In our past posts, we’ve covered two essential steps to qualify your organization for a VMC certificate:
This week, we’ll go over another equally critical step: How to check if your brand logo is a registered trademark and apply for a registered trademark if it is not.
Note: We’re not legal experts (but we do have a few on staff), so this is by no means meant to be an exhaustive tutorial or legal advice. Think of this as more of a reminder to complete this step before you apply for a VMC.
What does a registered trademark have to do with Verified Mark Certificates?
The answer is pretty simple. A logo that is a registered trademark is harder to spoof because it’s been vetted on the state, federal or international level. Furthermore, the BIMI standard requires organizations to have a logo that is a registered trademark so that they can be issued a VMC.
How do I check if my logo is already trademarked?
The short answer is to ask your legal team if your logo is registered as a trademark with a recognized trademark office. If you don’t have a legal team, check on the World Intellectual Property Organization’s (WIPO) website and search for your organization’s logo. If your organization’s logo can be found and shows as a valid and active registered trademark, it means that you have a logo that is a registered trademark in the jurisdiction indicated.
The ‘®’ symbol indicates a registered trademark
Which trademark offices are approved for BIMI/VMC?
Currently, the VMC Guidelines officially recognize seven intellectual property offices:
- United States Patent and Trademark Office (USPTO),
- Canadian Intellectual Property Office,
- European Union Intellectual Property Office,
- UK Intellectual Property Office,
- Deutsches Patent- und Markenamt,
- Japan Trademark Office,
- and IP Australia.
To qualify for a VMC, your organization has to trademark their logo with one of the seven intellectual property offices above, if that hasn’t been done already.
We recognize that this initial list does not reflect a robust set of global organizations, and DigiCert has requested the inclusion of more intellectual property offices from the WIPO list.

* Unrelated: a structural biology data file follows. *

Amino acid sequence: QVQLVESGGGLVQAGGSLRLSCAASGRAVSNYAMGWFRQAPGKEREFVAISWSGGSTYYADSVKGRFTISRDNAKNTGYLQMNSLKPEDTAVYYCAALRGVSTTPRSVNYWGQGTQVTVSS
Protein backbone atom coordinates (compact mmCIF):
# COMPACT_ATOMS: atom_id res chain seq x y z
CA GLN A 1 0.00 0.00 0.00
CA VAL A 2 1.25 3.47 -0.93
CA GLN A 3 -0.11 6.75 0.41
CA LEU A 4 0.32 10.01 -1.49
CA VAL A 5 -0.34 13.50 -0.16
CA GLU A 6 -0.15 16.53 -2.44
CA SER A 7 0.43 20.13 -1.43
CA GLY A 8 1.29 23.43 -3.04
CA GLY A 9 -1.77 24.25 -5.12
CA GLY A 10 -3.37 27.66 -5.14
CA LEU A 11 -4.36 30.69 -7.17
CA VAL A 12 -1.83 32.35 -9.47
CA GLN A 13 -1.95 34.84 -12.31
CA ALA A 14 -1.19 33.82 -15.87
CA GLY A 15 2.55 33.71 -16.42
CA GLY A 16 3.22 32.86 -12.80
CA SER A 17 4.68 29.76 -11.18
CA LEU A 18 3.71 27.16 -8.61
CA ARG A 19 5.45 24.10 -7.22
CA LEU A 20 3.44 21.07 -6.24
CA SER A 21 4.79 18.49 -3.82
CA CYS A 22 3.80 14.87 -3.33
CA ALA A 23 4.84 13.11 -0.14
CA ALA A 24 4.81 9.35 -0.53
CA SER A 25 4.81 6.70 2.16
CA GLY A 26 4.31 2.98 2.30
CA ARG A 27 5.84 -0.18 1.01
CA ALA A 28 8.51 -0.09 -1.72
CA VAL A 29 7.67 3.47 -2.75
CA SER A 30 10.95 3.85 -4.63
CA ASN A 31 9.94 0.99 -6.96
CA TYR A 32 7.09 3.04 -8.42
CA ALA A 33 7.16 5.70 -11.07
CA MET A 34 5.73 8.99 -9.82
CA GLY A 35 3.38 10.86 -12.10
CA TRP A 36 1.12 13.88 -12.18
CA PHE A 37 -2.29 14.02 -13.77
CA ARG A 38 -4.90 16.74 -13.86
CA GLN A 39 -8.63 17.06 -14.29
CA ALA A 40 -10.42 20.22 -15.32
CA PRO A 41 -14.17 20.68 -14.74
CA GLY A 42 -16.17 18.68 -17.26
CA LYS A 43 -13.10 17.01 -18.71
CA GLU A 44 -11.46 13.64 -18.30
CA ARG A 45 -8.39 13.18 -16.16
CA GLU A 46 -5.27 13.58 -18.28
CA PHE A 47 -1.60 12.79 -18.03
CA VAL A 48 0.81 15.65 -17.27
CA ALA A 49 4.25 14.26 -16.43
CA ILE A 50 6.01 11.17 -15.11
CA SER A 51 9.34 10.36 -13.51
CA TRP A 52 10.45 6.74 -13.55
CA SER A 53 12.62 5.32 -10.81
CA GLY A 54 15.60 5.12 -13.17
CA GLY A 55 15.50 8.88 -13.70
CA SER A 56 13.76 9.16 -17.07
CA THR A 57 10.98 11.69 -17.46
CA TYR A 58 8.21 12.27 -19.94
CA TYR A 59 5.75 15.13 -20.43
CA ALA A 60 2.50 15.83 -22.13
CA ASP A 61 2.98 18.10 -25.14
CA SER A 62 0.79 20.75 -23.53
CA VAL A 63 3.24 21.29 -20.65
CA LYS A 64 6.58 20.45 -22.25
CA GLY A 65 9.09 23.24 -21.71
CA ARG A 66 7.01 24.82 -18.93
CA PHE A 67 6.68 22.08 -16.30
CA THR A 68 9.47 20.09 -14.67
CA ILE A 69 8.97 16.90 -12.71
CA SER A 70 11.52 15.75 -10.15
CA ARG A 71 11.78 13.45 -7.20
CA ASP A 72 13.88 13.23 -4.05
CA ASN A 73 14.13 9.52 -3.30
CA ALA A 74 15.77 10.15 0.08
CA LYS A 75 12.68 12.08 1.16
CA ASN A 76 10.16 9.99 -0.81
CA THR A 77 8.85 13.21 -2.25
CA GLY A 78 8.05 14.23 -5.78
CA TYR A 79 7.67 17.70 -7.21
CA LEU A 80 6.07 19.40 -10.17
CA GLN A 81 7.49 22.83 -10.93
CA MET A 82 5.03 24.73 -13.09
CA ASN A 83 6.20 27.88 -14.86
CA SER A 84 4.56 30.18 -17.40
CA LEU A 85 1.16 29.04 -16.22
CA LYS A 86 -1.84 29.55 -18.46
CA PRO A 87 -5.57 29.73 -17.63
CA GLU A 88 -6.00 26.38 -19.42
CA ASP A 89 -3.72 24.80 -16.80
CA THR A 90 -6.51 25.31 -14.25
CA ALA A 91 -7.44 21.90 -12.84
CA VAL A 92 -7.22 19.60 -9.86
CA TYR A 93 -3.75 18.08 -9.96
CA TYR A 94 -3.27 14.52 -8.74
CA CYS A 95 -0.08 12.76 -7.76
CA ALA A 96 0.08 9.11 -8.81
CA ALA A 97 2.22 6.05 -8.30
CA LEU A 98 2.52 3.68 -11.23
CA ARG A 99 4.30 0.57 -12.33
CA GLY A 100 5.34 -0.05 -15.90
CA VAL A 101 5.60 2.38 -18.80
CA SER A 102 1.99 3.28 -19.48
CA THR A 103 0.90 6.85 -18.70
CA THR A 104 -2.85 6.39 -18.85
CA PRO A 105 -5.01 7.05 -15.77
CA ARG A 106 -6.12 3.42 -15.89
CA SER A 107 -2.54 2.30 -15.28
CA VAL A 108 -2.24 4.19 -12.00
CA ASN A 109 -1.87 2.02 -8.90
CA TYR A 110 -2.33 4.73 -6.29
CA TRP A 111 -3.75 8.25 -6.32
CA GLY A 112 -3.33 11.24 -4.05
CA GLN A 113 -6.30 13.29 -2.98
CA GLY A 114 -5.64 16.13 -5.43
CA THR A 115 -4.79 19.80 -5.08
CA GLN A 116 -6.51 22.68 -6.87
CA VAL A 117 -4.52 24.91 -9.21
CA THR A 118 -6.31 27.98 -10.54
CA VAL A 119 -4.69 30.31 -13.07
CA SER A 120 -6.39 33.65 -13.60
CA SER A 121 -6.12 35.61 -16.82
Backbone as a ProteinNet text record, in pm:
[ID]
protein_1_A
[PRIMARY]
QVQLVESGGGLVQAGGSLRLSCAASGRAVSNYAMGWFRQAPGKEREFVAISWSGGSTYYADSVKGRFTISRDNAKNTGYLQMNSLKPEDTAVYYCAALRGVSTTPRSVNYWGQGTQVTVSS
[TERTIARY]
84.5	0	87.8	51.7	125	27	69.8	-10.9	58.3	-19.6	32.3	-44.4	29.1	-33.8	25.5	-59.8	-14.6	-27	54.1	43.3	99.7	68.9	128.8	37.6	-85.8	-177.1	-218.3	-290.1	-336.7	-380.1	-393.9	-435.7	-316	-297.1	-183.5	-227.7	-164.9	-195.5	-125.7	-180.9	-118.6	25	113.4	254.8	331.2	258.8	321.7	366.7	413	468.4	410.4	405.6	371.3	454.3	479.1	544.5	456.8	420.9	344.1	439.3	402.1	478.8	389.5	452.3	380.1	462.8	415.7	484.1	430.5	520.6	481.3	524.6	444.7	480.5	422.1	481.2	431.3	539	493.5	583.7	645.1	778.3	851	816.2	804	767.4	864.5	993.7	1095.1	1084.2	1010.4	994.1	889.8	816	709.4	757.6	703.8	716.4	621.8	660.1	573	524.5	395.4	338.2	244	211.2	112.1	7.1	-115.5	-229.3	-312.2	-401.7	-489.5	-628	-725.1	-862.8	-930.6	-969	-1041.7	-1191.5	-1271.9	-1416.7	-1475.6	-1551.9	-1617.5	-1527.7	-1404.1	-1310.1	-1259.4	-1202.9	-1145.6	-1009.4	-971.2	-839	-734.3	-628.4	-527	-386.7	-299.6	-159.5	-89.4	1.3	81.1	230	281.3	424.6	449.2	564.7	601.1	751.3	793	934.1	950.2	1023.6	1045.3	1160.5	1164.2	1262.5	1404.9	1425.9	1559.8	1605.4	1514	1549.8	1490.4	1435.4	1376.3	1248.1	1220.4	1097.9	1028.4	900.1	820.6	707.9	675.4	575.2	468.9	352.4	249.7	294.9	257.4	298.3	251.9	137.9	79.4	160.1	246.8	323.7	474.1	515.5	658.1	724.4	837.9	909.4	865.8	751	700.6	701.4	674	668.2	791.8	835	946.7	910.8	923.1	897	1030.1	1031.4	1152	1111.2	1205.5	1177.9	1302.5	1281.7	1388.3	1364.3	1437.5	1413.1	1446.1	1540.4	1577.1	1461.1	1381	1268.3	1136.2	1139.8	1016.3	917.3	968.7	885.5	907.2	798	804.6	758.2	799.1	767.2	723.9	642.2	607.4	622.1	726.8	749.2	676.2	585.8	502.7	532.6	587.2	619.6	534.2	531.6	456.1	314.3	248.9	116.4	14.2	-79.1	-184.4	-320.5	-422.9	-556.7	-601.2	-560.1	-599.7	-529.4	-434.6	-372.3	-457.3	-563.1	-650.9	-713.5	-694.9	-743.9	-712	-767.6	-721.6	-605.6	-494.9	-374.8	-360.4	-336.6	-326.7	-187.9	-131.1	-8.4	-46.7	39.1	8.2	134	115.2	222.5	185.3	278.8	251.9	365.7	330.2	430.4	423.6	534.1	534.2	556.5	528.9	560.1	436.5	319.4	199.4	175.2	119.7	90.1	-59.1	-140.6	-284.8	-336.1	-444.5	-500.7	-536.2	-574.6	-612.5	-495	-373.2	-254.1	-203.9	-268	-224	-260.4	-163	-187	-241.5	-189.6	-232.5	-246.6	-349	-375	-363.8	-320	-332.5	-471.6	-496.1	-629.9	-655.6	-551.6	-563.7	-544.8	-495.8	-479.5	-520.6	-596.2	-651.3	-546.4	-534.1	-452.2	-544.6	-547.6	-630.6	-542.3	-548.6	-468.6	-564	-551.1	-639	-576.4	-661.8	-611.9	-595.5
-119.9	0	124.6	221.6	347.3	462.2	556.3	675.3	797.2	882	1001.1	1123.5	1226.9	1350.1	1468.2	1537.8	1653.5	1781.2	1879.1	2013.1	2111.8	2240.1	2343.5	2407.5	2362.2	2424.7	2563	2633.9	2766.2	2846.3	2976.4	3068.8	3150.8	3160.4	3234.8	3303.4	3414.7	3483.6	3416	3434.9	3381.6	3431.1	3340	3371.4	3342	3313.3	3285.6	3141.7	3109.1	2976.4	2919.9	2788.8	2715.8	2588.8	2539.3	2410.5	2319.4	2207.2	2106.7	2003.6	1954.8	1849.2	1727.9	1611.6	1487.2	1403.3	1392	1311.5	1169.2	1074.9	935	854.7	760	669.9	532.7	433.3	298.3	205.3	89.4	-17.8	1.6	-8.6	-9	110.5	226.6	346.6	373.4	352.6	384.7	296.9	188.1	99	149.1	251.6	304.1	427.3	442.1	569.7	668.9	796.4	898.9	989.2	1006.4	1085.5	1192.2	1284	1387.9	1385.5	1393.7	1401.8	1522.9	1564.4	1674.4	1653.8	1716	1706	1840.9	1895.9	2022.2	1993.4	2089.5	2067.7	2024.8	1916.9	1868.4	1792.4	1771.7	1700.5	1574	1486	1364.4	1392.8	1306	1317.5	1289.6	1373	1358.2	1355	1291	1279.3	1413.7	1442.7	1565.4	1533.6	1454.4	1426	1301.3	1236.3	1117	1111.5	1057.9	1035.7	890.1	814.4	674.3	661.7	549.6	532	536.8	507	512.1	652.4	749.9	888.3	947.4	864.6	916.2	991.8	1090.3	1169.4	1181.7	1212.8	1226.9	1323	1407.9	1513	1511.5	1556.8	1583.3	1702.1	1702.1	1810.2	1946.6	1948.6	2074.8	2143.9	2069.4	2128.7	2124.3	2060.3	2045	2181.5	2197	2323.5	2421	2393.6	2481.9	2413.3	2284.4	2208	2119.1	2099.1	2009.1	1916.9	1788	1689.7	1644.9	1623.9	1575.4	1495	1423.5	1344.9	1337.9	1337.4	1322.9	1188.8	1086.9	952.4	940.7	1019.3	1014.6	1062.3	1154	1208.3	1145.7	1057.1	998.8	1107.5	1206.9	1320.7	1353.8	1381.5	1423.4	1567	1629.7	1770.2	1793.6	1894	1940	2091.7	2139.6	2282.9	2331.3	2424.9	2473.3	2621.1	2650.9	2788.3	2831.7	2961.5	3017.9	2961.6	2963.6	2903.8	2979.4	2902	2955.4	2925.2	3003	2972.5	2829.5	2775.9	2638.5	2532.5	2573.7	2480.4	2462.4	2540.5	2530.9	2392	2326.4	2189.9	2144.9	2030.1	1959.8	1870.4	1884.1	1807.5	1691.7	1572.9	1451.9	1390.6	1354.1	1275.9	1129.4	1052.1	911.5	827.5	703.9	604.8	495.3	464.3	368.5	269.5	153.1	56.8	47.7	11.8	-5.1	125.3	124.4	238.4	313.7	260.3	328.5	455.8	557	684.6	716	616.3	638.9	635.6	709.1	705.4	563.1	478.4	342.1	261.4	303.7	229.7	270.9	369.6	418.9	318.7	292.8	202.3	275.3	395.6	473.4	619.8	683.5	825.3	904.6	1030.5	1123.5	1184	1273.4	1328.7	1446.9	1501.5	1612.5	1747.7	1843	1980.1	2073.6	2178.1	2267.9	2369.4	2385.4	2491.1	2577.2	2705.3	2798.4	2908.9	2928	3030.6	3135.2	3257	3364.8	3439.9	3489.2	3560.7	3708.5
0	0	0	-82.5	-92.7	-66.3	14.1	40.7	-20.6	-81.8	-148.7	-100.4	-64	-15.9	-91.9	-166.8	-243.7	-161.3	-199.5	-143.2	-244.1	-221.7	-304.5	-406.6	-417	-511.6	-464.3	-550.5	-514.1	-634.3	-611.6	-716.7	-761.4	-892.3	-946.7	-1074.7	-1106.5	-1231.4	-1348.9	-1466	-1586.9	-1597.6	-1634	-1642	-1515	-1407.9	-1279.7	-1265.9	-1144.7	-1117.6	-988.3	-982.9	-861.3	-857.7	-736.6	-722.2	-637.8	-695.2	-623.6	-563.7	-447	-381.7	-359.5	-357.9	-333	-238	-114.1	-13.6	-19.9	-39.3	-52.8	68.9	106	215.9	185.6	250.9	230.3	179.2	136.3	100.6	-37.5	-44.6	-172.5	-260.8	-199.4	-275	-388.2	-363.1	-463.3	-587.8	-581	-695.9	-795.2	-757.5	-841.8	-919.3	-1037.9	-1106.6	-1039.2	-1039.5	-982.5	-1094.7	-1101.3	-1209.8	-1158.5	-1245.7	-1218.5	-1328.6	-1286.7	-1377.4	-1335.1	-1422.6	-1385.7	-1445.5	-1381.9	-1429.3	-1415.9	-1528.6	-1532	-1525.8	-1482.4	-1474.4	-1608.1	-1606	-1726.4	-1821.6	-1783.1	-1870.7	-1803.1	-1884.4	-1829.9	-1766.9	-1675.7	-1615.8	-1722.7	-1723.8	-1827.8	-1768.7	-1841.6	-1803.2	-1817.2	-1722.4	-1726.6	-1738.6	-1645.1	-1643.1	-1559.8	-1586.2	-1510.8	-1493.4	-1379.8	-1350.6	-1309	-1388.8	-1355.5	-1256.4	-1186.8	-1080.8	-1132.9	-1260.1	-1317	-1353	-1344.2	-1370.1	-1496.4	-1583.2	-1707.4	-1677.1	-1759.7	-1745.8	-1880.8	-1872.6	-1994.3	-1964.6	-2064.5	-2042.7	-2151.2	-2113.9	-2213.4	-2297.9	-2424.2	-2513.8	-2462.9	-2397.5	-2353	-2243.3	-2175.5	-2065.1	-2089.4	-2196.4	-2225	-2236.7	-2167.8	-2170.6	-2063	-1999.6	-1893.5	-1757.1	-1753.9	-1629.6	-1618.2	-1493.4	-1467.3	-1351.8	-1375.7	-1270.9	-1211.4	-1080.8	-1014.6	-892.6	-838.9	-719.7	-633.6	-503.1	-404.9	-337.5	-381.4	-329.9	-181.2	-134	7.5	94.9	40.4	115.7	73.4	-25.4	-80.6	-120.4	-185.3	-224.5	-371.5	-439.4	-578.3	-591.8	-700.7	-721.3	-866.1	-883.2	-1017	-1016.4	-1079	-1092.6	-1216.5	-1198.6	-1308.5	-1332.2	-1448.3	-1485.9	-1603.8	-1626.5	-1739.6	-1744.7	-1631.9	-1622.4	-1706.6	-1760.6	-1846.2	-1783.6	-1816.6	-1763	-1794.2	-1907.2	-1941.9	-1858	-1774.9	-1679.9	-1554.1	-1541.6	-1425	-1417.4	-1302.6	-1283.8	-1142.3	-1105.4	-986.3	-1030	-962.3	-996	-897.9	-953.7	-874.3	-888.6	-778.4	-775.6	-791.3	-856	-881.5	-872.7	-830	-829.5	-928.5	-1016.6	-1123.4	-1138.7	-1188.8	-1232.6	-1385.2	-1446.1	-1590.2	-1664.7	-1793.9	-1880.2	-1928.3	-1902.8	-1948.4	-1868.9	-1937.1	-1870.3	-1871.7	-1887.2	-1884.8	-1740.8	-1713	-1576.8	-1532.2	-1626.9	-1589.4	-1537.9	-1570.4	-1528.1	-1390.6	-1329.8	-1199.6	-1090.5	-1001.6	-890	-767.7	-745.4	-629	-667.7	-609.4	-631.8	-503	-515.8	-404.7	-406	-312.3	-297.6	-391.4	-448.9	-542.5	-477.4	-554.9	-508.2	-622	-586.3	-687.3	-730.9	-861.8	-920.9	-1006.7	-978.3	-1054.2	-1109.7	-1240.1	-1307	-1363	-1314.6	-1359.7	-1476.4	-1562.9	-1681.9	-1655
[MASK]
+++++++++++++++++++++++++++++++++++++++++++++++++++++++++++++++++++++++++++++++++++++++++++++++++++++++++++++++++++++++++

I don’t have a logo that is a registered trademark. What’s next?
The shortest answer: Talk to your legal team.
Don’t have a legal team? You don’t necessarily need one if you live in the United States, but the USPTO strongly recommends going through the process with legal representation. So do we.
Next, you’ll want to make sure your mark is registerable and in the correct format. Here is a helpful video from USPTO on how to prepare your mark for filing with the USPTO:
After you’re sure the mark qualifies for a trademark, you’ll want to do the following:
- Clearly identify the goods and services you provide. This is very important to ensure your logo
meets trademark guidelines.
- Perform a search in the relevant jurisdiction(s) to make sure your mark isn’t in conflict with any other registered marks.
- Gather the necessary personal information for filing your application.
- Begin the filing process (or, ideally, have your patent/trademark attorney handle that for you) with the USPTO or other intellectual property office. Keep in mind there are strict deadlines and long turnaround times, so this is something you’ll want to start as soon as possible.
After filing, you’ll work with the assigned examiner from the USPTO or other intellectual property office, who will determine if you mark is able to be trademarked or not. Be sure to respond in a timely fashion to any requests from the trademarking authority—they’ll cancel your application on the spot if you miss certain deadlines.
Finally, assuming no objections have been raised by the examiner, you’ll receive notice of approval or denial of your request.
What if I am outside the U.S. and my country’s intellectual property office isn’t recognized yet?
What we can tell you is what we have been told: when we validate your logo for inclusion in a VMC we must find it registered with one of the seven intellectual property offices listed above. We are not familiar with the laws of each country and how to register your logo as a trademark beyond what we’ve shared above. That said, if your logo is registered as an active trademark in one of the current seven recognized intellectual property offices, then we will use that source for confirming validation.
We’re expecting to see some changes after the pilot ends, but at this time this is where we stand. We’ll update and communicate once we learn anything new.